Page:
Defense cites child’s medulloblastoma
<court>New York County (NY) Supreme Court</court>
Upon admission for delivery of her first child, a 36-year-old woman was given a small dose of oxytocin. Shortly thereafter the physicians noted fetal tachycardia, followed by bradycardia. Oxygen was given and the infant was delivered by vacuum extraction.
Durifng the next 2 days, the infant had several seizures. She was eventually diagnosed with hypoxic ischemic encephalopathy, resulting in mild retardation with cognitive and learning disabilities.
After claims against the physicians were dismissed, the plaintiffs proceeded to trial against the hospital, claiming it failed to identify nonreassuring signs on the fetal heart monitor and failed to repeat a scalp pH test. The plaintiffs asserted a cesarean section should have been performed as soon as tachycardia occurred.
The defense asserted the arterial blood gas analysis showed a normal pH level and modest base excess, and claimed the infant’s EEG was nonspecific. The defense also claimed the child’s medulloblastoma, which was diagnosed at age 6, was the cause of the cognitive and learning disabilities.
- The hospital settled for $2.75 million.
Incontinence blamed on surgeon sued 20 times
<court>Kings County (NY) Supreme Court</court>
A 45-year-old woman complaining of abdominal pain and bladder pressure was diagnosed with ovarian cysts, and a laparoscopy was planned for their removal. A laparotomy was actually performed, after which the woman had urinary incontinence. During an evaluation, a ureteral obstruction was diagnosed. Despite multiple corrective surgeries, the urinary incontinence persisted.
In suing, the woman alleged the surgeon performed the laparotomy improperly. A $1 million settlement was reached with the physician and the case proceeded to trial against the hospital.
The woman faulted the hospital for failing to supervise the surgeon, who had been sued for medical negligence more than 20 times, which she claimed should have led to mandatory supervision during surgery.
Parties for the hospital claimed the physician was properly credentialed and that most of the suits against him either were dismissed with no payment or resulted in a defense verdict. They noted that none of the prior suits claimed surgical negligence.
- After the jury returned a verdict for the plaintiff, the hospital moved to vacate the verdict, which the judge granted. The matter was dismissed, but an appeal is pending.
Both OBs deferred cesarean
<court>Suffolk County (Mass) Superior Court</court>
A woman was admitted at 41 weeks’ gestation because of a nonreactive nonstress test. The baseline fetal heart rate was in the 160s. A VBAC delivery was planned.
The first OB noted that the fetal heart rate dropped to the 70s for 3 minutes with a contraction, and that the cervix was thick and dilated 1 cm. He noted a plan to use dinoprostone gel and induce labor in the morning. Shortly thereafter the labor nurse noted mild irregular contractions in response to the gel. Intermittent late decelerations were noted before a second OB took over care.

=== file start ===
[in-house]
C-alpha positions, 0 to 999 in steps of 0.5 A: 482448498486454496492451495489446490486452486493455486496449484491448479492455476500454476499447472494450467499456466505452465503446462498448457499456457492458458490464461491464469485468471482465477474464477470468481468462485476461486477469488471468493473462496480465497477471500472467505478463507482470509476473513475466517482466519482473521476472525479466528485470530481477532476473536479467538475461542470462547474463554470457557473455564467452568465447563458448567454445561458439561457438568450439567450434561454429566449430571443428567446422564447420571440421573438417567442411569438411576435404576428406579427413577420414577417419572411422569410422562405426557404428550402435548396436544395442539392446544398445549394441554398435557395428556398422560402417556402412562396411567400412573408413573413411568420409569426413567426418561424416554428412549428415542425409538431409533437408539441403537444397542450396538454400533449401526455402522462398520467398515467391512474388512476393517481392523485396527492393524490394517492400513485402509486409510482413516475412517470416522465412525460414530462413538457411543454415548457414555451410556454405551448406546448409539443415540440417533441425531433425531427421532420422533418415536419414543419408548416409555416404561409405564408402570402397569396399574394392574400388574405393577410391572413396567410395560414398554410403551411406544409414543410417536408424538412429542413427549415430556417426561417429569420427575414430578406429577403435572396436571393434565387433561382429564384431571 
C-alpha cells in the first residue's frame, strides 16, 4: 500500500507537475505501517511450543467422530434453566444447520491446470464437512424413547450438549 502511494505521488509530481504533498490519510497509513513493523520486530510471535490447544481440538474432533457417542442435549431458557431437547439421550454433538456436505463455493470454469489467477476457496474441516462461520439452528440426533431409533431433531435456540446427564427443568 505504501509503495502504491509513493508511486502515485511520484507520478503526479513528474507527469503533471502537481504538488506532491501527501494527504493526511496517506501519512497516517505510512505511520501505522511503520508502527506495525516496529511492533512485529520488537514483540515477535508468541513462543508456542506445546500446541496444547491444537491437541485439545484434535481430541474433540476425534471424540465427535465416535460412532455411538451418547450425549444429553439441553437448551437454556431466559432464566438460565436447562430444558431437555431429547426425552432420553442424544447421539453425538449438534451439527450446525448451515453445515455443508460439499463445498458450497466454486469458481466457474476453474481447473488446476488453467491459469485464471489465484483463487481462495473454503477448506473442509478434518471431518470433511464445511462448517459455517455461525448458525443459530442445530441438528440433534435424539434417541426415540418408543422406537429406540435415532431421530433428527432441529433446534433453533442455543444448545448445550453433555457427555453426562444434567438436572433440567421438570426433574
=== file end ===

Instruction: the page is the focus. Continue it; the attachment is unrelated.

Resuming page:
Several hours later a prolonged deceleration to the 70s–90s occurred for 10 minutes. Cesarean section was performed an hour later. The infant was born with neurological and physical deficits.
In suing, the mother claimed the physicians failed to intervene despite signs of fetal distress, and the second OB failed to expedite delivery.
The second physician claimed there was no justifiable basis for proceeding to cesarean section any sooner than he did.
- The outcome of the case against the first physician is unknown. The second defendant settled for $900,000.
Sepsis, renal failure, coma after hysterectomy
<court>Pinellas County (Fla) Circuit Court</court>
A 39-year-old diabetic woman suffering from abdominal pain and excessive uterine bleeding underwent a hysterectomy. An abdominal x-ray was obtained 8 days later by a family physician because the woman continued to experience complications. The patient was discharged 3 days after that, and presented to the emergency department about a week later complaining of abdominal pain.
Exploratory laparotomy revealed a vaginal cuff infection, which was debrided, irrigated, and repaired. Complications developed again over the week, including sepsis, renal insufficiency, respiratory distress syndrome, and coma. Her condition continued to deteriorate during an extended hospitalization. She required a percutaneous endoscopic gastrostomy tube for nutrition, long-term intubation, and daily hemodialysis. An EMG 3 months after the hysterectomy revealed severe peripheral neuropathy in the right leg.
In suing the surgeon and the family physician, the woman claimed the x-ray shortly after the hysterectomy had revealed the vaginal cuff problem, to which she alleged the physician did not respond. She also claimed the physician did not review test results prior to her discharge.